7. Marion Delgado

    We should also make space for the ones for whom the many blog posts news stories, etc. about how x, y and z are all “worse than we predicted” which is an artifact of the inherently conservative IPCC process plus a bit of self-censorship.

    Hint: The heat and CO2 are both going to start leaving the oceans in our lifetimes (absorbed less and less and precipitously so) and that, too, will evince endless worse than anyone thought articles, only not.

  8. Marion Delgado

    garbled, i meant to write for whom … censorship, do NOT apply (because they estimated more correctly).

    evidence of climate change does not lead to a change to a climate of evidence.

  9. “I think it reflects the desire of people who aren’t capable of doing it themselves to have clear rebuttals to FUD. ”

    Seems reasonable and I sure hope so. And if that is the case, I see no problem with it as long as it spurs real inquiry/learning and good debate rather than just parroting because “scientist or expert x said so”, something probably most of us have been guilty of at one time or another.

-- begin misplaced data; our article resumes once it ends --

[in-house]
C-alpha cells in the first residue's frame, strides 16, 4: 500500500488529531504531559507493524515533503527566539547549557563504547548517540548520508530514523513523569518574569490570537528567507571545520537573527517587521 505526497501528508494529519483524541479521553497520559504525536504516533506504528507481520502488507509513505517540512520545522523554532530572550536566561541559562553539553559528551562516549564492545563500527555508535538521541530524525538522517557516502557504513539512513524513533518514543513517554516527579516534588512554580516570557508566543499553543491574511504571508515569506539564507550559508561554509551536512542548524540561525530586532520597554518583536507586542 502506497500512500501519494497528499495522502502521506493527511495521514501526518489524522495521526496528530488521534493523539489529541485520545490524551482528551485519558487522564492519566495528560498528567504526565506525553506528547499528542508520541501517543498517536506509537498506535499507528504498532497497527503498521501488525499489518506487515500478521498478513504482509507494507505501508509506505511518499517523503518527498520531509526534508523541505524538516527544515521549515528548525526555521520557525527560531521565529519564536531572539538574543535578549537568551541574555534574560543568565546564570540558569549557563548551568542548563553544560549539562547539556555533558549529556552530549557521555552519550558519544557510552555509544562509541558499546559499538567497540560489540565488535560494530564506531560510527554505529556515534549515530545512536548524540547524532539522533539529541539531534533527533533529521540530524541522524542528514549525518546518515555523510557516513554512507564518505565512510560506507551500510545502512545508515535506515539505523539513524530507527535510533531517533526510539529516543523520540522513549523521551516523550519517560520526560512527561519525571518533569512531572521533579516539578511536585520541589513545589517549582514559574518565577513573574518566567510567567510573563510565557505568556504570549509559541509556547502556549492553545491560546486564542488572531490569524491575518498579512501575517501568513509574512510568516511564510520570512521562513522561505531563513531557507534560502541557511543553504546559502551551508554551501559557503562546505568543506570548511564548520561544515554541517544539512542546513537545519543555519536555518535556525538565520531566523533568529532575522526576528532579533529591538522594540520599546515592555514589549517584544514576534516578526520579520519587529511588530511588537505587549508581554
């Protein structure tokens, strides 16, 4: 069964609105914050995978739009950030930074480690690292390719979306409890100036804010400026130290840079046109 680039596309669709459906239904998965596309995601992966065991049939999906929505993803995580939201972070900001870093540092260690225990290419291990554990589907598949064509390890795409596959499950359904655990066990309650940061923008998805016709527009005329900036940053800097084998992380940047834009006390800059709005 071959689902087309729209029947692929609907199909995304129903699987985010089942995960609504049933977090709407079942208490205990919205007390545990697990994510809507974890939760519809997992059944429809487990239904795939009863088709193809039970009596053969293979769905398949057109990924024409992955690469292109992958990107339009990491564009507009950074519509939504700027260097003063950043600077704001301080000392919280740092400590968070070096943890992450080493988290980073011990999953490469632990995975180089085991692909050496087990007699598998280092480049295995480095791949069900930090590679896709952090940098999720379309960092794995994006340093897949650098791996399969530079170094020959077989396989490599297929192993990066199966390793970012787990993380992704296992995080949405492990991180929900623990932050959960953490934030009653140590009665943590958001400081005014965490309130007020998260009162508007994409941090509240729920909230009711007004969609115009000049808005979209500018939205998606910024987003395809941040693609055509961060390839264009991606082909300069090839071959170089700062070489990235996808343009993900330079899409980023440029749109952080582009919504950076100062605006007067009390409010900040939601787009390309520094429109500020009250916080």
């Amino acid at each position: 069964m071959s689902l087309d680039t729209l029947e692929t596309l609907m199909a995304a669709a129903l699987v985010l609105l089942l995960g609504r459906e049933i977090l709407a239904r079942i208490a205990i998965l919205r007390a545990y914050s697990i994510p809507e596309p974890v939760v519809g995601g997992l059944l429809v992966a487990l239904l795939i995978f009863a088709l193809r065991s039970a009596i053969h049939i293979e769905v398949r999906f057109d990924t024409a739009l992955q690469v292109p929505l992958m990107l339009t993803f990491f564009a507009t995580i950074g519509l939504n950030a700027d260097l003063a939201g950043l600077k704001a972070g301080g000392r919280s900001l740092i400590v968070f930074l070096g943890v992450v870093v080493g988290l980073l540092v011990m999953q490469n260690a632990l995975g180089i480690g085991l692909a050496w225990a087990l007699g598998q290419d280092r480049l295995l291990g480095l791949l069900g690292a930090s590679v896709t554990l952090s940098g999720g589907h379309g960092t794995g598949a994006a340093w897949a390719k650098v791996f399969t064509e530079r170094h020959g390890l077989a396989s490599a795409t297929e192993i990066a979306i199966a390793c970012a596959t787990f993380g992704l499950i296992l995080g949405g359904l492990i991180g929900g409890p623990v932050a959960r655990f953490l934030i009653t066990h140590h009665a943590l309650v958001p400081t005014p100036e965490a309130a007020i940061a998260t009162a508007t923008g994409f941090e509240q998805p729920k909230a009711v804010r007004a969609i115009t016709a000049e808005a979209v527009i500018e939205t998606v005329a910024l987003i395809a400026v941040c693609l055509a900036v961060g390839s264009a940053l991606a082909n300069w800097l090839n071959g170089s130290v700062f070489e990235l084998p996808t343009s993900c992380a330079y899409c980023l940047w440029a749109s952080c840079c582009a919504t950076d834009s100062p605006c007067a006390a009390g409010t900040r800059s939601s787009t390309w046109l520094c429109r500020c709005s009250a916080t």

10. Lomborg, Benny Peiser and co are quite simple to figure out. Second rank academics out to see the world. It works.

    (You might argue that Eli is one, but he keeps his ears down. So far no one has even offered a carrot).

    [Have I ever written about my Marjoe gambit daydream? -TB]